August 2, 2005 > An Iron Will and a Golden Heart
An Iron Will and a Golden Heart
by Ceri Hitchcock-Hodgson
"You're not really an athlete when you start. They train you to be one."
Roberta Ross had participated in numerous marathons. During one in particular as she raced along the hot pavement, she noticed the identification bibs of many runners emblazoned with "Team In Training." There were crowds "hooting and hollering for these people" with the organization she had never heard about. After the race, Ross searched the Internet and discovered that Team In Training (TNT) raises money for The Leukemia & Lymphoma Society, one of the most respected non-profit organizations in the United States. Seventy-five percent of all donations to the L&LS go directly toward research and patient services, a relatively high number among non-profits. After a few months of some of the most grueling training of her life, Ross participated in her first triathlon for the society.
"It was an exciting feeling to be a part of a group like that. Every size and shape of person can be a part. You would be amazed at the type of people you see participating," said the enthusiastic Ross.
The key to TNT's success is that its volunteer staff of coaches, supporting staff and mentors train seemingly non-athletes to become would-be Iron Man Triathlon competitors. Nationwide TNT chapters meet three times a week to participate in training sessions guided by an all-volunteer staff of coaches and mentors. The rest of the week, participants are expected to follow a workout schedule provided by the trainers detailing when and how long they should run, bike and swim.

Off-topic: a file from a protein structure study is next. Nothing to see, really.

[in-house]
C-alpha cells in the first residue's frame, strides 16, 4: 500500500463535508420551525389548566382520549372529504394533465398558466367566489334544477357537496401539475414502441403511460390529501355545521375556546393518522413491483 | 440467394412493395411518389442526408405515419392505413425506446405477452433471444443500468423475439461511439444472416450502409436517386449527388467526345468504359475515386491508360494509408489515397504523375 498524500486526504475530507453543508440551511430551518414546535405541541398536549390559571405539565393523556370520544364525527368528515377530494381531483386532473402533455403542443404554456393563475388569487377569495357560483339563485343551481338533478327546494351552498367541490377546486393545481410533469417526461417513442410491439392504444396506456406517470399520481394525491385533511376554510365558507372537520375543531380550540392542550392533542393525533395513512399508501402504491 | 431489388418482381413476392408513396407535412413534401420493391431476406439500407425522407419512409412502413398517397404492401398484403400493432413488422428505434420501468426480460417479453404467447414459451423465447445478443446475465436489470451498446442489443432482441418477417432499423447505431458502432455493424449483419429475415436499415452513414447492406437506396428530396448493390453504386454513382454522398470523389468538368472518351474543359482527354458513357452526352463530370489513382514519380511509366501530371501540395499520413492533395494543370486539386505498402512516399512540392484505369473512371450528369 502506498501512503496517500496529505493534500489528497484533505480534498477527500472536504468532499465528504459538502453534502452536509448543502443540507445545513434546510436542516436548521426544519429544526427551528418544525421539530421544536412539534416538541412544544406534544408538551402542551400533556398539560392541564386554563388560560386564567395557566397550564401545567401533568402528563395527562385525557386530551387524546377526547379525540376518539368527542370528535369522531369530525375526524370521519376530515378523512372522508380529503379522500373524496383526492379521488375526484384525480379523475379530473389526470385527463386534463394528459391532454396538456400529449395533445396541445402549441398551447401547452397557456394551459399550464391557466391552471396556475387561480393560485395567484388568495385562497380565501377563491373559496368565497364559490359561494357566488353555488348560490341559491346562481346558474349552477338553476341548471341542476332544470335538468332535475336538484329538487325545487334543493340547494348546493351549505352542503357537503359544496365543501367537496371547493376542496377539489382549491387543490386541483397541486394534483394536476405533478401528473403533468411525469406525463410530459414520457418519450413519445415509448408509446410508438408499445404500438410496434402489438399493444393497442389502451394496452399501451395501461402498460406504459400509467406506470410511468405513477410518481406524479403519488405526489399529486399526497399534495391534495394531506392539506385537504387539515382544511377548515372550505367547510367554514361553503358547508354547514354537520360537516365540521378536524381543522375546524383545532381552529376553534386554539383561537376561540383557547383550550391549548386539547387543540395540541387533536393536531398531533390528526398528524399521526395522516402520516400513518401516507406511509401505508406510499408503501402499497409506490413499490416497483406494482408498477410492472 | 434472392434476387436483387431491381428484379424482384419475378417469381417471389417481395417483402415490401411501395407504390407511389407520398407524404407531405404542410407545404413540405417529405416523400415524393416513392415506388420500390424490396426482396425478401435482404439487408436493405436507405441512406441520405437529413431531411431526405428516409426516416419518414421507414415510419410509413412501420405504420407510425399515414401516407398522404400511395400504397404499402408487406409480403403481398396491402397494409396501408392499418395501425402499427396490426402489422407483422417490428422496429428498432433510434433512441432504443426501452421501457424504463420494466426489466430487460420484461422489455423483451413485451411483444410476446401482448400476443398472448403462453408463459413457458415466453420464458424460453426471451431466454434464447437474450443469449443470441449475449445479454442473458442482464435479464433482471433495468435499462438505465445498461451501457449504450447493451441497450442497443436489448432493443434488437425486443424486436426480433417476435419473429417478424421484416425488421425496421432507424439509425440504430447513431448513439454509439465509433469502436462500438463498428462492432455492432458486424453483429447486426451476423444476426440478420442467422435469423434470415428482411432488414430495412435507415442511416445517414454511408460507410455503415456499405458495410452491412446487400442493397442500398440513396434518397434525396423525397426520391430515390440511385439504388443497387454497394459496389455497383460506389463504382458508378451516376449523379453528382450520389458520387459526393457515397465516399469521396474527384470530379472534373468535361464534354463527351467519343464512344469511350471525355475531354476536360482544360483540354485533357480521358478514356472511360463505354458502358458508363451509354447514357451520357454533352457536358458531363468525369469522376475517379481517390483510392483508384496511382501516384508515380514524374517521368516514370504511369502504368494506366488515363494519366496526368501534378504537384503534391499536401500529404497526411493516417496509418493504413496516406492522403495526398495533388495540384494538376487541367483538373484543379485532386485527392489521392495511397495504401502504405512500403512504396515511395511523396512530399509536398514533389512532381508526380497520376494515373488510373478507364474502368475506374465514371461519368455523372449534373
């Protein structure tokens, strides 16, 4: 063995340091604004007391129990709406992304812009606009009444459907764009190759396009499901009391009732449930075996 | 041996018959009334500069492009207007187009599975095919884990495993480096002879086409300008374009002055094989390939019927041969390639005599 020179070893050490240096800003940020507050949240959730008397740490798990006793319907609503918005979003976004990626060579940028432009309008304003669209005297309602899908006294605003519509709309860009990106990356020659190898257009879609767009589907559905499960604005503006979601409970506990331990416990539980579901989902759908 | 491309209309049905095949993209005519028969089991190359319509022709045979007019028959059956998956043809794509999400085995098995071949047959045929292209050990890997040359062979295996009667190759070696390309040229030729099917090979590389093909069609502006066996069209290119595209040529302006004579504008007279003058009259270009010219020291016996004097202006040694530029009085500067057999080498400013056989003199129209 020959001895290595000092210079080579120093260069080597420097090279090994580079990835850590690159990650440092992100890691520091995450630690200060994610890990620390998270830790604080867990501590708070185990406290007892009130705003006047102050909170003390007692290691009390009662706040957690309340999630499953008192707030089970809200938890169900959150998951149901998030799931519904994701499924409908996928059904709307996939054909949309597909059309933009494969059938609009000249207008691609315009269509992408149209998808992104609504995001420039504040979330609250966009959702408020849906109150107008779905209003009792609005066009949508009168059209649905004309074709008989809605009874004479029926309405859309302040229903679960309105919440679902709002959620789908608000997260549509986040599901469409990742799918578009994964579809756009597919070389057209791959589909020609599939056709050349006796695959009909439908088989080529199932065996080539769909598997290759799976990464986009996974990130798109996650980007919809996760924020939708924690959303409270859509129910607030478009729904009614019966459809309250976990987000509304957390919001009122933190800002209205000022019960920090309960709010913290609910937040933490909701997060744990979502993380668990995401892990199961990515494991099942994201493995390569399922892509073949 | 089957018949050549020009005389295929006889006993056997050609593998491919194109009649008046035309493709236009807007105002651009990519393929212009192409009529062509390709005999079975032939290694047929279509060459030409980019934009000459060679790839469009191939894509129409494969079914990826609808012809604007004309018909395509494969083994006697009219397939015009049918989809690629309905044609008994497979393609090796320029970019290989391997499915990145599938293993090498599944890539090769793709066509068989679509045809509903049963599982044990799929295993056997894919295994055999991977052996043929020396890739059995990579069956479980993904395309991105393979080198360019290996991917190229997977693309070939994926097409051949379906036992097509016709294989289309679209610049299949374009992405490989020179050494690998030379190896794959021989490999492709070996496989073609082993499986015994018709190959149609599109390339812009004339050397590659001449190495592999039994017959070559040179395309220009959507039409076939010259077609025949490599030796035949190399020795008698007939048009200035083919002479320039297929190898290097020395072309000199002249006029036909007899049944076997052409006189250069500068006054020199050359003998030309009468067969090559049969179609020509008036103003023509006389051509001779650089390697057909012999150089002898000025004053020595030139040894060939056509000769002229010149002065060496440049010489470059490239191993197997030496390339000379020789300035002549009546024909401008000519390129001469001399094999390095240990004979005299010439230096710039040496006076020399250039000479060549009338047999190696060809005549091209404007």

Ross works with the East Bay region team covering, meeting with team members on Wednesday nights, Saturdays and Sundays for long bike rides and runs for endurance training. Ross is training with the half-marathon group but there are also the marathon trainers and walking marathon trainers - all with a single goal in mind to complete the long haul for the sake of the cause.
Whether it is a walking marathon, a half-marathon, a marathon or a triathlon, the TNT staff, said Ross, "will get you prepared. You will be in the running for any sport you want to do."
Ross' latest challenge is the Big Kahuna, a long-course triathlon consisting of a 1.2-mile swim, a 56-mile bike ride and a 13.1-mile run. The race begins and ends at the Santa Cruz Beach Boardwalk on Sept. 11. The Leukemia & Lymphoma Society is the Charity of Choice for the Big Kahuna Triathlon.
Ross has participated in a number of marathons and half-marathons including the Inaugural Nike 26.2 in San Francisco, a marathon for women to benefit the Leukemia & Lymphoma Society.
"I'm always training for something. They're used to it," said Ross when asked how her family has reacted to her constant prepping for the next event.
In return for the intense training, TNT participants raise $3200 for the Leukemia & Lymphoma Society. While Ross has never been personally affected by either of the blood related cancers she said that she trains alongside people who have the disease.
She finds it very rewarding to compete in a triathlon and cross the finish line calling it "an honor." "To know that you've raised money and awareness for this organization is a great feeling," said Ross.
To sponsor Ross in her efforts, please call (510) 226-1644 or email her at Roberta.email@example.com.